The African startup economy is growing faster than the global economy.

Last year, various African startups celebrated wins displayed in dollar signs. There was a slew of high-performing investment rounds which included uLesson ($15M), Metro Africa Xpress Inc. ($31M), and MFS Africa ($100M). We could certainly go on but those numbers are proof that African startups are growing at a rate we have not seen before. 

According to a LinkedIn posting by Founders Factory Africa’s Accelerator Lead Nicole Dunn, it was said that African startups raised $1 million every two hours in 2021 with a total of $4.9 billion invested in African startups. 

Now more than ever, investments are soaring in Africa. Here is why.

More Trust In Startups Globally

The global startup economy has already witnessed improving numbers dating back to 2018. According to a LinkedIn report, India welcomed eight unicorns in 2018 and already that number has climbed to 42. China housed 91 unicorns in 2016, after taking five years between 2010-2015 to score five. Latin America generated $14.8 billion and 17 unicorns in 2021.

As investors witness more startups globally reach billion-dollar status, it appears they were ready to turn their heads toward Africa. Prior, investors questioned the return on their investment and feared African startups would not have the potential to acquire the lucrative unicorn status.

“For a long time, investors were hesitant to put money into early-stage startups in Africa. Political and macroeconomic concerns acknowledged, there was no assurance that Africa could produce billion-dollar businesses, and that investors taking on early-stage risk would get their money out,” Dunn wrote via LinkedIn. “To believe in unicorns, most investors need to see unicorns. By the end of 2020, there were enough mega-deals to instill confidence that the venture capital model could work on the continent.”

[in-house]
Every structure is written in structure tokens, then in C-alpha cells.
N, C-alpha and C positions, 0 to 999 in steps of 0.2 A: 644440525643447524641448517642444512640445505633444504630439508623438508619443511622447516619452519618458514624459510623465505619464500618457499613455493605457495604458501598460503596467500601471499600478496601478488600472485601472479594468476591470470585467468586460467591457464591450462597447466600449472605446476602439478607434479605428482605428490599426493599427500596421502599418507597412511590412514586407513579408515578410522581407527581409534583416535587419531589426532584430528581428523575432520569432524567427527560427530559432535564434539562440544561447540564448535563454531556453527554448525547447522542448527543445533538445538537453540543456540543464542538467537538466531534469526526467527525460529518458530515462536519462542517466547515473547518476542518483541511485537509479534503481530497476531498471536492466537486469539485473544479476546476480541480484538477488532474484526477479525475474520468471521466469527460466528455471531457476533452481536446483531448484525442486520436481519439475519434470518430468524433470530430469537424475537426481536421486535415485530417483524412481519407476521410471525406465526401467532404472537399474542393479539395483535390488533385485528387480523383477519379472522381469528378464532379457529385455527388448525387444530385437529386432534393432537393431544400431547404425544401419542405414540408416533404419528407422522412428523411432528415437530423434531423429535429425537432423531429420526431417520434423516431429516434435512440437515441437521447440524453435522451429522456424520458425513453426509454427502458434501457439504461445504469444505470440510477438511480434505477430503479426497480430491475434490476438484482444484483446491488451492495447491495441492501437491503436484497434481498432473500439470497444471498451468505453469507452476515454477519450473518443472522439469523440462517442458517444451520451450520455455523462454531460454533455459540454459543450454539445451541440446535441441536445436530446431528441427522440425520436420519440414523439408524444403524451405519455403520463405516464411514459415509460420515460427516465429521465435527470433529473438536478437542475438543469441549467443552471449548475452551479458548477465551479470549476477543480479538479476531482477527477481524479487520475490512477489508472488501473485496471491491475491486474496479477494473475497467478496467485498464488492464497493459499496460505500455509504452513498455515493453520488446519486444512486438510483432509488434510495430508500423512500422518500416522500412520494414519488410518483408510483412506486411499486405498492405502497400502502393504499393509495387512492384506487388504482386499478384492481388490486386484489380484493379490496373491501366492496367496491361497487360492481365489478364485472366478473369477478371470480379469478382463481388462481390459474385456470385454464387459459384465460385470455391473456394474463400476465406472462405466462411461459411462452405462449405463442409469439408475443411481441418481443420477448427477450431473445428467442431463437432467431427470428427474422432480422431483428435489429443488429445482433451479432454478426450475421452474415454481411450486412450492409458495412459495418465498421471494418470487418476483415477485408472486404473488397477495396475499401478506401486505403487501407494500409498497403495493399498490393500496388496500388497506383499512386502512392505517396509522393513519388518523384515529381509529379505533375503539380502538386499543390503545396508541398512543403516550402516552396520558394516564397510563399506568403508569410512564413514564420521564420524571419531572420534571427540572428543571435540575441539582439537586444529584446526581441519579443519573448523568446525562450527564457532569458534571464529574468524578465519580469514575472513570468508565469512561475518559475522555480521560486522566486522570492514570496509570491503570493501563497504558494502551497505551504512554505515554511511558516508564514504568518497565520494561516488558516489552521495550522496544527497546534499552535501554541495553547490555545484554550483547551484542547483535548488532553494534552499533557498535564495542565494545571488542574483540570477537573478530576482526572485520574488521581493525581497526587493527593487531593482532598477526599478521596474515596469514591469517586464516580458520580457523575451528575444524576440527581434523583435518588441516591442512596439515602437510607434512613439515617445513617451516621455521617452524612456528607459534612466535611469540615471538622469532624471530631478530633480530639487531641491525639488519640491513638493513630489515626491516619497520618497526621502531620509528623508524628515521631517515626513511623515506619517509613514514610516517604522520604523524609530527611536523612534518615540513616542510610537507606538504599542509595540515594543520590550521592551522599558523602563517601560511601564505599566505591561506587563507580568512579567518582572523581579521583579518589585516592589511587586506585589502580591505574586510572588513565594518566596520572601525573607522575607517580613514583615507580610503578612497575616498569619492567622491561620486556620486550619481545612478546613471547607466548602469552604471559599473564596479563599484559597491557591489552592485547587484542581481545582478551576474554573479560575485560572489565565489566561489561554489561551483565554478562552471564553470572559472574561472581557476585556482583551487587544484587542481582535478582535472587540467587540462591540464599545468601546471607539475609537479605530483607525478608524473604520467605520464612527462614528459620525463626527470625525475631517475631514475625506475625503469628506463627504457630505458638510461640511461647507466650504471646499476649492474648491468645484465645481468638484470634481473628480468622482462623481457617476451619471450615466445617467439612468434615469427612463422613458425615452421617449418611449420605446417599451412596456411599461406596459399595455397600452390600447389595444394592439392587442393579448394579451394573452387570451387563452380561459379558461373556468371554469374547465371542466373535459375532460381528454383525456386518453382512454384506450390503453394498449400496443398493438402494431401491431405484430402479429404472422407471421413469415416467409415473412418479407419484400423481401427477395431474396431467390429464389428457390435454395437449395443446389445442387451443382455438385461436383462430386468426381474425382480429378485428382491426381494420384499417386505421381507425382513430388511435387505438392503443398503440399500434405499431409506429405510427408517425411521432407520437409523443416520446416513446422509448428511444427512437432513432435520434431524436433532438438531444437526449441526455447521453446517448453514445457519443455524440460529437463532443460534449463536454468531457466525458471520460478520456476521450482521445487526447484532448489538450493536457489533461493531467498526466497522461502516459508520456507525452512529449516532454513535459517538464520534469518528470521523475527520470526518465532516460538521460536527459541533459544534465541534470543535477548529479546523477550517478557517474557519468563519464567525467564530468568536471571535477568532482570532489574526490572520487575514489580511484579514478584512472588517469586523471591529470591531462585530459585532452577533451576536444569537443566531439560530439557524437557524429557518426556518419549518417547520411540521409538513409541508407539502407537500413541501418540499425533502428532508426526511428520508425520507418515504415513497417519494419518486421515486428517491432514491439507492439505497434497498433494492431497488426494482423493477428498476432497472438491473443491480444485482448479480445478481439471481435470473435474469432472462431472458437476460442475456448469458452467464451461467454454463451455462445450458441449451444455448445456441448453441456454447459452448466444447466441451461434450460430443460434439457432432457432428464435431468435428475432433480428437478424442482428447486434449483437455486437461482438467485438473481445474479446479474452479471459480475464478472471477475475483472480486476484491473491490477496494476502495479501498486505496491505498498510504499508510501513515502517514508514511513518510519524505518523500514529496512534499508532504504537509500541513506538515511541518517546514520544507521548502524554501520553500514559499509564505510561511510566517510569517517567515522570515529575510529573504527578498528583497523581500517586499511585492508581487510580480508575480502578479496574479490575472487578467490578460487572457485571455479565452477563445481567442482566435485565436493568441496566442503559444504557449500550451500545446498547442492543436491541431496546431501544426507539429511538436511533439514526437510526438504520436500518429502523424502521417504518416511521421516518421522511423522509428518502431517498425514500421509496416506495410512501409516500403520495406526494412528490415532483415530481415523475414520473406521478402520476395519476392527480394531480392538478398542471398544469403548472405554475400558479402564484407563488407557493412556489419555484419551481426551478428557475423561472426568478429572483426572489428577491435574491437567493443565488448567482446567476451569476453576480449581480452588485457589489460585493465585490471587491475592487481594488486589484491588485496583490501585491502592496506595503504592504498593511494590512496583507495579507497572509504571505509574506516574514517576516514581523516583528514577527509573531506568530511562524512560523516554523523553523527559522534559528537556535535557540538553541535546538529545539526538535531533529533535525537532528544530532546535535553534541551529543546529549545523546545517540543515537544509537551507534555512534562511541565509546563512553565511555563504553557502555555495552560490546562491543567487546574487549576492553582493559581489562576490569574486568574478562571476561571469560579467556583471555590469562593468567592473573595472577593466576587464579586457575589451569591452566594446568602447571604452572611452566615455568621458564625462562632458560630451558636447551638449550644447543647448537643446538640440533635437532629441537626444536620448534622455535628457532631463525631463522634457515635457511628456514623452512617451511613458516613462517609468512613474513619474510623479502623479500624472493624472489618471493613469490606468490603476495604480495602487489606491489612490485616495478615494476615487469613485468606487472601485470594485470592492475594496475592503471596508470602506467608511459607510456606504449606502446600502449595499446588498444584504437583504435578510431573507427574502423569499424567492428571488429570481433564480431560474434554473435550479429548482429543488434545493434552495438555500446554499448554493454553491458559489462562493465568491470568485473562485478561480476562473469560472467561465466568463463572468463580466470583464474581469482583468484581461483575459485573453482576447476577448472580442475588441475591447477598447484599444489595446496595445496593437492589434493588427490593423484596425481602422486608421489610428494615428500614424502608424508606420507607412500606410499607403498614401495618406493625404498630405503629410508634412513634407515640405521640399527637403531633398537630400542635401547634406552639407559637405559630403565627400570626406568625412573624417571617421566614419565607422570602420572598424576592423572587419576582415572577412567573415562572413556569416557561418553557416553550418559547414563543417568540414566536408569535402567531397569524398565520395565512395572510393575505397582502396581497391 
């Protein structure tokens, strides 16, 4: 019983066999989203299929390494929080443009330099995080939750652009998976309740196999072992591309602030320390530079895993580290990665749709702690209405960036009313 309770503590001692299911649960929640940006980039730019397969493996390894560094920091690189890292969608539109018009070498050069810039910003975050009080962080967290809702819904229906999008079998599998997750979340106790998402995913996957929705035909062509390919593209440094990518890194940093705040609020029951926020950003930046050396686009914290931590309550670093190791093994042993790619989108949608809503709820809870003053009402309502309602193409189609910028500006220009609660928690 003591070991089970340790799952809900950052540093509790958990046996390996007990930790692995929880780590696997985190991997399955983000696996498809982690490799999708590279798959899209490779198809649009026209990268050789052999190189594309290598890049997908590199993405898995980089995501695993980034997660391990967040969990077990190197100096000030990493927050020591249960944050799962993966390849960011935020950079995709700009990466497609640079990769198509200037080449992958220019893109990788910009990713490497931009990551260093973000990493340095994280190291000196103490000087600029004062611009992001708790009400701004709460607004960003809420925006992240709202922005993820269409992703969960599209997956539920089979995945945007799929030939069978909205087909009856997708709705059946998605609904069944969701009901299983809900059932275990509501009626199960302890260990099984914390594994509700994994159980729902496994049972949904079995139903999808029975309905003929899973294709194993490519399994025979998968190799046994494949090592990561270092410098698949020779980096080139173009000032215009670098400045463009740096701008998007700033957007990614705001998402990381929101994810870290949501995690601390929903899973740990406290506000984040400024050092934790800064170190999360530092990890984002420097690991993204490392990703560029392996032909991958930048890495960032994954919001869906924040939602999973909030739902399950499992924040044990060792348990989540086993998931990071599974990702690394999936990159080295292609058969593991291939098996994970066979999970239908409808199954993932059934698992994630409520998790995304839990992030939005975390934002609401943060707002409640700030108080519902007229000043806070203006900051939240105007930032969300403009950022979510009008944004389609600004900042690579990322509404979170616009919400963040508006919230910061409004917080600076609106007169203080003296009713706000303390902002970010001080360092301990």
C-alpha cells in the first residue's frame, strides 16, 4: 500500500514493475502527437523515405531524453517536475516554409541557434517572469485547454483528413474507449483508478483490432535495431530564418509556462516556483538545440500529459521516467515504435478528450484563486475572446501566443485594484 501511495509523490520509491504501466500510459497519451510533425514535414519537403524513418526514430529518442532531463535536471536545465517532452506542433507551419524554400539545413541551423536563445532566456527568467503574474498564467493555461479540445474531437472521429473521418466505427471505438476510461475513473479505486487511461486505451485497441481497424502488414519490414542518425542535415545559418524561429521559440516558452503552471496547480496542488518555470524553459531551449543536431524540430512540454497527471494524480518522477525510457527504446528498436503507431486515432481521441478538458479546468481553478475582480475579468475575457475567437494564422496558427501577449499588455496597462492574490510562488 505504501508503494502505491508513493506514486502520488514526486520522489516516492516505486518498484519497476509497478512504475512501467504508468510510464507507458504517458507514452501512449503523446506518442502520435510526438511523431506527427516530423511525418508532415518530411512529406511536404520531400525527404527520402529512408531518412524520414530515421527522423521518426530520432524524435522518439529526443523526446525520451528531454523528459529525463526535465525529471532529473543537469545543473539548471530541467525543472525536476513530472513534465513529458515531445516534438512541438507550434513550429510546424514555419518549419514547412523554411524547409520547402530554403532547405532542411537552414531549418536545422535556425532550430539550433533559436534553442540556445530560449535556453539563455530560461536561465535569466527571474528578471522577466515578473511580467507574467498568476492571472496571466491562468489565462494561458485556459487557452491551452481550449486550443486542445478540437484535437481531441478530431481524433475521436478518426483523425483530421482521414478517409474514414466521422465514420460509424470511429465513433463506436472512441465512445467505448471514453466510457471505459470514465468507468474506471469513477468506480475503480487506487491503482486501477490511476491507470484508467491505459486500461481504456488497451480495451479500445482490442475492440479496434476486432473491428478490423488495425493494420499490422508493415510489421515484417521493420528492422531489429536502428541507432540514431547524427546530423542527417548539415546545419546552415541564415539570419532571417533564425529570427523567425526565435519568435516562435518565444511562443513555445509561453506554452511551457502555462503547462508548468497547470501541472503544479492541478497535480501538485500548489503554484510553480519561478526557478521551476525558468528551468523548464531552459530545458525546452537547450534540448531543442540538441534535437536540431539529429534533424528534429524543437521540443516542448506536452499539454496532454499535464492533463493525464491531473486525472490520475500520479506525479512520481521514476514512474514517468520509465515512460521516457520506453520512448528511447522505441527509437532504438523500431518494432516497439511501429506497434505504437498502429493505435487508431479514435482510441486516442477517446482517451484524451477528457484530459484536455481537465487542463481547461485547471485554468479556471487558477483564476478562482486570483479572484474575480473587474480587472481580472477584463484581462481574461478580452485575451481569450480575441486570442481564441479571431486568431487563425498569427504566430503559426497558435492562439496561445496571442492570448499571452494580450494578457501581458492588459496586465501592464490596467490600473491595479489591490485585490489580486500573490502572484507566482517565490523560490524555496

Now, Dunn says African startups are reaping increasing benefits accompanied by a renewed confidence in their economy. Investors are swarming to Africa with their eyes on startups in the early stages of gaining momentum. The influx of new funding alongside the competitive market is causing an uptick in seed-stage valuation and due diligence timelines.

African Founders Contributing To Bolstering Economy

Investors aren’t the only face leading Africa’s booming growth. African founders are also taking a leap of faith by stepping away from traditional job routes to pursue entrepreneurship. Furthermore, as founders gain experience and find their footing in the market, they are networking with seasoned industry professionals and operating as advisors or investors for startups to follow.

With Proper Measures, African Startups Will Continue To Prosper

Despite Africa’s gleaming promise, Dunn noted that there should be provisions in place to maintain its current momentum. More talent will need to enter the marketplace, as many startups are facing difficulties due to the need for technical skills exceeding human availability.

“With demand for technical skills currently exceeding supply, many early-stage startups cannot afford to hire the people they need, or team leads are quickly poached by multinationals and well-funded scale-ups,” Dunn wrote. “To avoid stunting growth, public and private sector actors must focus on building a robust talent pipeline, and platforms are needed to make cross-country hiring more feasible.”

She concluded: “Investors must develop the networks and capabilities to support portfolio talent acquisition and retention, and help founders nurture junior talent into senior leadership. Without this, momentum will slow, and wealth will continue to exit the continent to global experts and development houses.”

And, she left one last piece of advice for founders:

“As long as founders remain focused on solving real problems and creating real value, they will continue to push the boundaries of what is possible for startup investment and scale in Africa. Onwards.”